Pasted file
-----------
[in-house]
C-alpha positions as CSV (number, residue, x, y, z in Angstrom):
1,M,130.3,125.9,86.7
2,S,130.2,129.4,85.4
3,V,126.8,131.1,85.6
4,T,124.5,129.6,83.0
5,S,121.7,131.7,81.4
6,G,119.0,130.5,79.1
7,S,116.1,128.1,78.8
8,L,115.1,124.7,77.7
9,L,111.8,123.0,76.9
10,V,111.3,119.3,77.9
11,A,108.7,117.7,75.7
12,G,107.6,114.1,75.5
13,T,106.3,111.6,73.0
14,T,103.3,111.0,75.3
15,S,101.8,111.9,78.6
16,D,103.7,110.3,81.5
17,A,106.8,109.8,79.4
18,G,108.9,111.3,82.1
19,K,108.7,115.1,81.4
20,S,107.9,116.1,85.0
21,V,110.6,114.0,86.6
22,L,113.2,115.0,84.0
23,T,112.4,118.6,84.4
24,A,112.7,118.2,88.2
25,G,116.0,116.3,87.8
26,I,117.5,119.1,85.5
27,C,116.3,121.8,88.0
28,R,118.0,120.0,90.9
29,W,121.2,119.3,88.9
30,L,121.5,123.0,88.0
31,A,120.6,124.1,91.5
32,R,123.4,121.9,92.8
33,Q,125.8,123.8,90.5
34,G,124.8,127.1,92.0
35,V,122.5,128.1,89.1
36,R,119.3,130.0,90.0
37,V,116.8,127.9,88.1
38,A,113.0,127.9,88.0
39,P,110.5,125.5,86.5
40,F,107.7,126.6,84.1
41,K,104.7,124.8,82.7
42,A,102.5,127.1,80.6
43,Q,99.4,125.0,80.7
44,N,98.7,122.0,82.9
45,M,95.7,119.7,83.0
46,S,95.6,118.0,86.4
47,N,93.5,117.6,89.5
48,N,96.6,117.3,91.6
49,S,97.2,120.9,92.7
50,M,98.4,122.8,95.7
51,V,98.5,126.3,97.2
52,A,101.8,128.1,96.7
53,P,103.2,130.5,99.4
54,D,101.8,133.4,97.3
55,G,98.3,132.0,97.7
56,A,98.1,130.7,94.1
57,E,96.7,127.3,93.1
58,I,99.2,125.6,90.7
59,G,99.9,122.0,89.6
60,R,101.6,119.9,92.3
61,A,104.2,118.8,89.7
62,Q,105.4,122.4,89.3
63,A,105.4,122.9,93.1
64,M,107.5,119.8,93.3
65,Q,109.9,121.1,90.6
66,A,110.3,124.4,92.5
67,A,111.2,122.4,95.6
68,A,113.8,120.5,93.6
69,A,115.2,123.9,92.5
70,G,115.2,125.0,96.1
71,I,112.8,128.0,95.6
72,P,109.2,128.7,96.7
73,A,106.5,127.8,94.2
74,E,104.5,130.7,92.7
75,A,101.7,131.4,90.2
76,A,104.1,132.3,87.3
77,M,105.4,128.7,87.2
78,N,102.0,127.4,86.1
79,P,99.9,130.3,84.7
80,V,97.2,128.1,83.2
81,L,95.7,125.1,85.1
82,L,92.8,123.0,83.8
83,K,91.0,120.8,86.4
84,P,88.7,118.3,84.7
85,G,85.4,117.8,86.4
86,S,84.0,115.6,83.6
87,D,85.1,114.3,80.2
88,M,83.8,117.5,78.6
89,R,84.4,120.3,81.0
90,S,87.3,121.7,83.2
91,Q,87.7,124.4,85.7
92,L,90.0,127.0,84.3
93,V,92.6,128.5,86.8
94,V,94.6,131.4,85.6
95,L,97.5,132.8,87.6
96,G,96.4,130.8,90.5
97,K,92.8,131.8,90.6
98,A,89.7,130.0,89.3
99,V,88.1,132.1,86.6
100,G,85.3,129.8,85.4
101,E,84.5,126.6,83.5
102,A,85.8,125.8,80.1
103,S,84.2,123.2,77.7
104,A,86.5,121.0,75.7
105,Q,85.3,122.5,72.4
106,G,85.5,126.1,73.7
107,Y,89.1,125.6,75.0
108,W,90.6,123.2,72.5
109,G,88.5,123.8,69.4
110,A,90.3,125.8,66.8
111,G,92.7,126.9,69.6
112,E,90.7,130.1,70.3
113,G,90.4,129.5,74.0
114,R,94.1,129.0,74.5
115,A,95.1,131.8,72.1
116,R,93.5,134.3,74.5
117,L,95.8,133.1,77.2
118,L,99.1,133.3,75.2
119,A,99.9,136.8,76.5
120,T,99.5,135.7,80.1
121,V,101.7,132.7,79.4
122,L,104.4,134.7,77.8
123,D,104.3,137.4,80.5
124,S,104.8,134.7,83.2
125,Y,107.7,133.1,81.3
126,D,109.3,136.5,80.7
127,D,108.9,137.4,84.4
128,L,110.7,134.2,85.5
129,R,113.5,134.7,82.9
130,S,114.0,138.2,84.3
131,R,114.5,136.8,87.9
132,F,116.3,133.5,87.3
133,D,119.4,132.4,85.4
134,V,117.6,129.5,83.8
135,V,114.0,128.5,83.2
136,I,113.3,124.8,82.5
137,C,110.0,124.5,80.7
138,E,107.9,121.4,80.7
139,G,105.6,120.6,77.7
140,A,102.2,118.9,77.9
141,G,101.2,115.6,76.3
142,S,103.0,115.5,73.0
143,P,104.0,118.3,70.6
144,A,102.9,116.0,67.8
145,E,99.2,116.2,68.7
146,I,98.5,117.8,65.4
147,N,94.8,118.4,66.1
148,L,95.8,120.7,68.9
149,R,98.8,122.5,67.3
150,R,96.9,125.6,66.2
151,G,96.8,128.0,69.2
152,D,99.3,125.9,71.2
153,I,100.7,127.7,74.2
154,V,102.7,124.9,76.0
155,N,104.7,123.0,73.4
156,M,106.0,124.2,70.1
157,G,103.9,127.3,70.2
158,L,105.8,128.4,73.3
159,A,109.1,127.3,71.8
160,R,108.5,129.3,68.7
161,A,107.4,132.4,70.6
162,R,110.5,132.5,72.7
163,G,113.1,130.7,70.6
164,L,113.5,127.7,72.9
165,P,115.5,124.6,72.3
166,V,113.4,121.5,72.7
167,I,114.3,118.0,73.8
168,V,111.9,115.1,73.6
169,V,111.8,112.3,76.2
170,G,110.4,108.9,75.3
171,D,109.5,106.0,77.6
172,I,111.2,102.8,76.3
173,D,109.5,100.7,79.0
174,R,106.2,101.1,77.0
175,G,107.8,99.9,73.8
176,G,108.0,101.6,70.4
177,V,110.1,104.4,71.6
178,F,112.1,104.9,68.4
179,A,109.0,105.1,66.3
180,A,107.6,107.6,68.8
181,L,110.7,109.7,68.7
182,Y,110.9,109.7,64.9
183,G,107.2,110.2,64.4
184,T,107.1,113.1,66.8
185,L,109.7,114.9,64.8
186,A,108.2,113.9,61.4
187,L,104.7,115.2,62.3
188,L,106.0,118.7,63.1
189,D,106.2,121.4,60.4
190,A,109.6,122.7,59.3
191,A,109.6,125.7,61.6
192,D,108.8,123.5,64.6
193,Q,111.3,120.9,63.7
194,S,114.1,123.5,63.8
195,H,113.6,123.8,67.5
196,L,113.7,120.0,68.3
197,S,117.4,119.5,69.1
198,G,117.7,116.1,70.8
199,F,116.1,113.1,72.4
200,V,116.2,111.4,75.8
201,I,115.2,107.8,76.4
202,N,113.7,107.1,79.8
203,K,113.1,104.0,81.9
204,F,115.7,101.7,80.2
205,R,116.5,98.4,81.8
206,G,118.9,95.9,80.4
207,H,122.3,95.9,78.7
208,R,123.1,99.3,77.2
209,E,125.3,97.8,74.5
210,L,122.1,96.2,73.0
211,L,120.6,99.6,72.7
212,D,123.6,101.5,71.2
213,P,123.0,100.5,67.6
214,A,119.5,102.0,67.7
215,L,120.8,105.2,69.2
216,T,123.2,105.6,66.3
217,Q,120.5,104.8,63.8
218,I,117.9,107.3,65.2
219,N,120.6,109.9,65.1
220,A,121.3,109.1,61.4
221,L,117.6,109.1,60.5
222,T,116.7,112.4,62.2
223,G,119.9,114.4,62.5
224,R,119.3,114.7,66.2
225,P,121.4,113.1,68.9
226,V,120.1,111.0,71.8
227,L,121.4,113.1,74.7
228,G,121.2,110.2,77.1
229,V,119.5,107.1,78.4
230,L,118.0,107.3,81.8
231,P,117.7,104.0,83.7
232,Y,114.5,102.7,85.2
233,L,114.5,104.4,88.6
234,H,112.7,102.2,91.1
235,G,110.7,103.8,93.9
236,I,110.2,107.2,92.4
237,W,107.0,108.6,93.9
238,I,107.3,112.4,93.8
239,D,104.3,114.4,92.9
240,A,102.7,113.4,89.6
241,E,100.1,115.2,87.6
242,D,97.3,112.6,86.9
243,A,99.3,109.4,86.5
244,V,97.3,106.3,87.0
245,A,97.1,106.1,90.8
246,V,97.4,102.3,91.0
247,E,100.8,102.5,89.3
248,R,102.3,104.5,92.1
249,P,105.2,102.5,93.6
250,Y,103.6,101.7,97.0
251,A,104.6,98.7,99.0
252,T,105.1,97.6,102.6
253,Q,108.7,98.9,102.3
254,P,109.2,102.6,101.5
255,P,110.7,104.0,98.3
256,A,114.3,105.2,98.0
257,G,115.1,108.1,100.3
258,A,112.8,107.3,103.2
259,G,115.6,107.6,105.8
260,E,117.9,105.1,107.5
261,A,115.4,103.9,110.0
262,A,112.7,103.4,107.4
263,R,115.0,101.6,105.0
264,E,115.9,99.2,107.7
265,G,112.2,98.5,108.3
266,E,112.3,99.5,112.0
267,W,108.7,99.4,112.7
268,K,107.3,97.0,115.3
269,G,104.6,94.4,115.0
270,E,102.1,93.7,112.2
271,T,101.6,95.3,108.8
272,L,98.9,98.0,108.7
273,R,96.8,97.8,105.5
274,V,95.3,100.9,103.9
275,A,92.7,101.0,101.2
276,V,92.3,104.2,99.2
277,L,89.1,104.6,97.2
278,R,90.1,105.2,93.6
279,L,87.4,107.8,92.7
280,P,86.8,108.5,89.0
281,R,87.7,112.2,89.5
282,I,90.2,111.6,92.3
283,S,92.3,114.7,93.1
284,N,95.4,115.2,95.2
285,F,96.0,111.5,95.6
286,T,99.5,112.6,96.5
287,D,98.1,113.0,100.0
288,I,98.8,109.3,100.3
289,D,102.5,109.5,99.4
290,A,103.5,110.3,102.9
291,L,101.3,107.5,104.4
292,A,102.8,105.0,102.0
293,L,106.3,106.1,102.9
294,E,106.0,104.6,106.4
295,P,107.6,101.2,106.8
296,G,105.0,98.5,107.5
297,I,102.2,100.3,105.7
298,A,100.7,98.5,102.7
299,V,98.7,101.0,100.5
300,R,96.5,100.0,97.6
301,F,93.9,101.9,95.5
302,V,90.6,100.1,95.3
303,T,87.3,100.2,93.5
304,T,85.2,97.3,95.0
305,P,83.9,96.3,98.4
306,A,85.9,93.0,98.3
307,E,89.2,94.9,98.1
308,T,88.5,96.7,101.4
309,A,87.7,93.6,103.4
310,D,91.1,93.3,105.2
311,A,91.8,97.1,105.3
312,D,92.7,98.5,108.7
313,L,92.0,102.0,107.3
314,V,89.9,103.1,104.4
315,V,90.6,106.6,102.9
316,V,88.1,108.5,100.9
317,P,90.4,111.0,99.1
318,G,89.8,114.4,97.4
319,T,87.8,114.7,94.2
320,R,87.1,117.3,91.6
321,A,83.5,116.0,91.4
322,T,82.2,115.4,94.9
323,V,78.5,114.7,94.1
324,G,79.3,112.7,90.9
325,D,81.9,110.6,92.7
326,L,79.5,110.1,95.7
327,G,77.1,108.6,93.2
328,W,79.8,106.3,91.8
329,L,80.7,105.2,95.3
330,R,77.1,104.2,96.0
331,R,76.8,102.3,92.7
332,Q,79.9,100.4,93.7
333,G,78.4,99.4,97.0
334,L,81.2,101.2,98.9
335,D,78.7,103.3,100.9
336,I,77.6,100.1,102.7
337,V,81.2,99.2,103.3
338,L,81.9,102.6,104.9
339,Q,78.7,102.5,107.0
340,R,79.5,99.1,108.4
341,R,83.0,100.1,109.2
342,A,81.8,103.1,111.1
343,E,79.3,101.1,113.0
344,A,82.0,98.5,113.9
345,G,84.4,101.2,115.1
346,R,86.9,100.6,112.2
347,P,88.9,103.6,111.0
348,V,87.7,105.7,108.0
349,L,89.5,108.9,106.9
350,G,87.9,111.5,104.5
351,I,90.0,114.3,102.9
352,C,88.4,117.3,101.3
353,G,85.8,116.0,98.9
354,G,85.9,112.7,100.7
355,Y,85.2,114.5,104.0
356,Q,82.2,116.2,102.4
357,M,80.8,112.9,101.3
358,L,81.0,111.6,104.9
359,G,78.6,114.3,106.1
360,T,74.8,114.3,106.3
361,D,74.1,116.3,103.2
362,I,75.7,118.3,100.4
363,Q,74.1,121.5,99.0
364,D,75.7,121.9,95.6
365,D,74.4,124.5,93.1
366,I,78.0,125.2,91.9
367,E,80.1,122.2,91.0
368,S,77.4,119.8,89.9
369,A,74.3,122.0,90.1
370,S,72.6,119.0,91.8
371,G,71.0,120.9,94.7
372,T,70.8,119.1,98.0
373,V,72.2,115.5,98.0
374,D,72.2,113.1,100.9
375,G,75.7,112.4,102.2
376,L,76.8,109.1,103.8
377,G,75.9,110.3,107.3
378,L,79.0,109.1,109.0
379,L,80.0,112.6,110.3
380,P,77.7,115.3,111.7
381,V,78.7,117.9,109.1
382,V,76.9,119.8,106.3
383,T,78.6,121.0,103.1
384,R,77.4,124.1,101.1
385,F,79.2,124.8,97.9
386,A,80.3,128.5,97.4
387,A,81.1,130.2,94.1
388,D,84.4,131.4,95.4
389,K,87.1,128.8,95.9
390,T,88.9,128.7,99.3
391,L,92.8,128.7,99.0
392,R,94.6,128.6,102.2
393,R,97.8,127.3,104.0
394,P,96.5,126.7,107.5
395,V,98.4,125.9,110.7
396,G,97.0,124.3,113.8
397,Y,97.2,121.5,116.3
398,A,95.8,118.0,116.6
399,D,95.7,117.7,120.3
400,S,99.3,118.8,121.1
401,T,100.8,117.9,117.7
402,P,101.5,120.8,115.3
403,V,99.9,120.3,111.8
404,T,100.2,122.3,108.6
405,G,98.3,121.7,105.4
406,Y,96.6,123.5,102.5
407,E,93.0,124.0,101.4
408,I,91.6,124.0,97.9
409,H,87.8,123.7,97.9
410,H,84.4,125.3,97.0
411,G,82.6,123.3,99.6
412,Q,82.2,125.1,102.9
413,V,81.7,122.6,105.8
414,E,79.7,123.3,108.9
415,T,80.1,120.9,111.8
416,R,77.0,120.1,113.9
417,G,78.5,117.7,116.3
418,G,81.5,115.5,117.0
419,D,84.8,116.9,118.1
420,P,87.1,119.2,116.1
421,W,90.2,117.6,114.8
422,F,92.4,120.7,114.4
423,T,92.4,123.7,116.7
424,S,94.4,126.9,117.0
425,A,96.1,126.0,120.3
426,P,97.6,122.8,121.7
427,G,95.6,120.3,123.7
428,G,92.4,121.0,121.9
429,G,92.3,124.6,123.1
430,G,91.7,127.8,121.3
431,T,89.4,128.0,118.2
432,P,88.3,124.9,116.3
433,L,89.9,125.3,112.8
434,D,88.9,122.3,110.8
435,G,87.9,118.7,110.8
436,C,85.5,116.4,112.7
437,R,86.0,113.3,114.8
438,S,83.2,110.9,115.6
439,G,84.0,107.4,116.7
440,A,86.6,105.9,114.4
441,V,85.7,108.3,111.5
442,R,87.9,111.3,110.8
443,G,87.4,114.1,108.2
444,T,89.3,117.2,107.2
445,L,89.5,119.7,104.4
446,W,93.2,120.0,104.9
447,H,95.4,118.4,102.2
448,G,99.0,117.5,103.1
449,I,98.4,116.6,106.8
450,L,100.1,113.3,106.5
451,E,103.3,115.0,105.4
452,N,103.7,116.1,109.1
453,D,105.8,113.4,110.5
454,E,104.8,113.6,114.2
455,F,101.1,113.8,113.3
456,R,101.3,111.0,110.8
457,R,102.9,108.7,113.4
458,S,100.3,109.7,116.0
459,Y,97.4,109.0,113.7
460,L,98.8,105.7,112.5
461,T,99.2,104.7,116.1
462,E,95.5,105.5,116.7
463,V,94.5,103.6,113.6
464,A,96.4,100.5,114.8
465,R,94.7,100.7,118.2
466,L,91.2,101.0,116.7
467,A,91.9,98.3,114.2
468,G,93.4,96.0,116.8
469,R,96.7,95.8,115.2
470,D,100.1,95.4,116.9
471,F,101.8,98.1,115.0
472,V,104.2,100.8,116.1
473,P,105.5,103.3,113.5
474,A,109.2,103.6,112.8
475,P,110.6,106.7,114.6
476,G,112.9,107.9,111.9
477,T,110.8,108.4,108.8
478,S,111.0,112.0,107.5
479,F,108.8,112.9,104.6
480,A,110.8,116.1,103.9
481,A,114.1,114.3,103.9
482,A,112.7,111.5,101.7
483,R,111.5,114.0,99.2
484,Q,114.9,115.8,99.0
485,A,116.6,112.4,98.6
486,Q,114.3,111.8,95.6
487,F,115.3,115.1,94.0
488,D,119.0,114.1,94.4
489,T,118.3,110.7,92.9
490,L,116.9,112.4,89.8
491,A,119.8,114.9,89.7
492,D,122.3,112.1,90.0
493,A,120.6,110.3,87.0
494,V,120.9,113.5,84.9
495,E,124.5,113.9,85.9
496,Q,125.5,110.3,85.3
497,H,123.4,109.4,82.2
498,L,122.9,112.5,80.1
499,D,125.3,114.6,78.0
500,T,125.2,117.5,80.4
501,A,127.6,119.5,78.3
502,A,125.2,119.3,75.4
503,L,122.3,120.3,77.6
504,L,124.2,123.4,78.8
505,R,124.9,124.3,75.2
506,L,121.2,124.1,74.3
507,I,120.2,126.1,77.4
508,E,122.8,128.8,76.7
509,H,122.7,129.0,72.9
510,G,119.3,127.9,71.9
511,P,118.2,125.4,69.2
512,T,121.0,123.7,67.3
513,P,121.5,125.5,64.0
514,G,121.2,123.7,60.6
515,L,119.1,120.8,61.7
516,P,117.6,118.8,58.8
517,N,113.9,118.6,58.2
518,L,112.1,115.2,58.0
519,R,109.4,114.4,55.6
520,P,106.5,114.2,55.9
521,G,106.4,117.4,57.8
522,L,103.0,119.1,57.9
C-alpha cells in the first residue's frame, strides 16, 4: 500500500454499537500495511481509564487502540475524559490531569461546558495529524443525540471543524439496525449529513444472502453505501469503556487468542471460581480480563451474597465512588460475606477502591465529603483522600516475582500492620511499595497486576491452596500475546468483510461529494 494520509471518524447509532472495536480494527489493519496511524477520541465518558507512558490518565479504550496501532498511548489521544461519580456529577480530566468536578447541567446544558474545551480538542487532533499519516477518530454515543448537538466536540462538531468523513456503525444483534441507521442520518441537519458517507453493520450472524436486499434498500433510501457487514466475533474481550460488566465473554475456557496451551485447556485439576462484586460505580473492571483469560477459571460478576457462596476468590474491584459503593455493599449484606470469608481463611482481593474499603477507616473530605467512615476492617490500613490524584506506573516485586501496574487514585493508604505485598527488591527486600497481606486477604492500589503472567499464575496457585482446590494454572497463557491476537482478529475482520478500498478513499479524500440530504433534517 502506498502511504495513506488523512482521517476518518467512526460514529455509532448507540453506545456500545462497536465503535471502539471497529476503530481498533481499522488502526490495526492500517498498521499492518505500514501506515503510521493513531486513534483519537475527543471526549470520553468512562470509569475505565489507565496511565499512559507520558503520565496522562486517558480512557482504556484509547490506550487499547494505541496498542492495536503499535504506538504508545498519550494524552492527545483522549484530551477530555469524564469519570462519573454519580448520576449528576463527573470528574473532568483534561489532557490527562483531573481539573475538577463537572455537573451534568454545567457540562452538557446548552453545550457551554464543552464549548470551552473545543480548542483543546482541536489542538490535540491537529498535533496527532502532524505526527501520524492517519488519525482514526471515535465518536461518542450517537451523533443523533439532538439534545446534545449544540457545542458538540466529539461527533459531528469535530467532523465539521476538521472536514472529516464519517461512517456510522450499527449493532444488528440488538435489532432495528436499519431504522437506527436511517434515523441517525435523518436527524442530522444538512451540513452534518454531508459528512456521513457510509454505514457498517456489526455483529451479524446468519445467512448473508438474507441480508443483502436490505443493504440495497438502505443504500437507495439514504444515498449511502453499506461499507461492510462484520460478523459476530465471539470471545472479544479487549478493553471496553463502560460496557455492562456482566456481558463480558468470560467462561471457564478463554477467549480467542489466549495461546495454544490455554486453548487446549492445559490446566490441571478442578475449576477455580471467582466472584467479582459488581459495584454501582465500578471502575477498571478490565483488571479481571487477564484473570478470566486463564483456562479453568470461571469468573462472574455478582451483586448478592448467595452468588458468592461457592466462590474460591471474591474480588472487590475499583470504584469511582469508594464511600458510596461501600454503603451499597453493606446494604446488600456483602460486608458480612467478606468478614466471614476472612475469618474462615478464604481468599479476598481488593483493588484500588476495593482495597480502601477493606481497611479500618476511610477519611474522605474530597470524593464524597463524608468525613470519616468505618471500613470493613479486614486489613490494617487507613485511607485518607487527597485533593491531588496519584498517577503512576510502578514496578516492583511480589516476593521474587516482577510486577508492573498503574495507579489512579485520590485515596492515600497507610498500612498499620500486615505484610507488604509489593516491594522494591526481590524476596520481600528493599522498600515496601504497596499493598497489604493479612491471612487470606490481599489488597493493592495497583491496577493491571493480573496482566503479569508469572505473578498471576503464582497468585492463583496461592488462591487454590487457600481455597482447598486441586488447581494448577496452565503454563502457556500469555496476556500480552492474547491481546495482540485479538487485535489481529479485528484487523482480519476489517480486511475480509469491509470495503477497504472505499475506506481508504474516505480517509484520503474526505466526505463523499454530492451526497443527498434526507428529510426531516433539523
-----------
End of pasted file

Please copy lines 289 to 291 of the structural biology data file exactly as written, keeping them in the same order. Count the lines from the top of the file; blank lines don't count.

287,D,98.1,113.0,100.0
288,I,98.8,109.3,100.3
289,D,102.5,109.5,99.4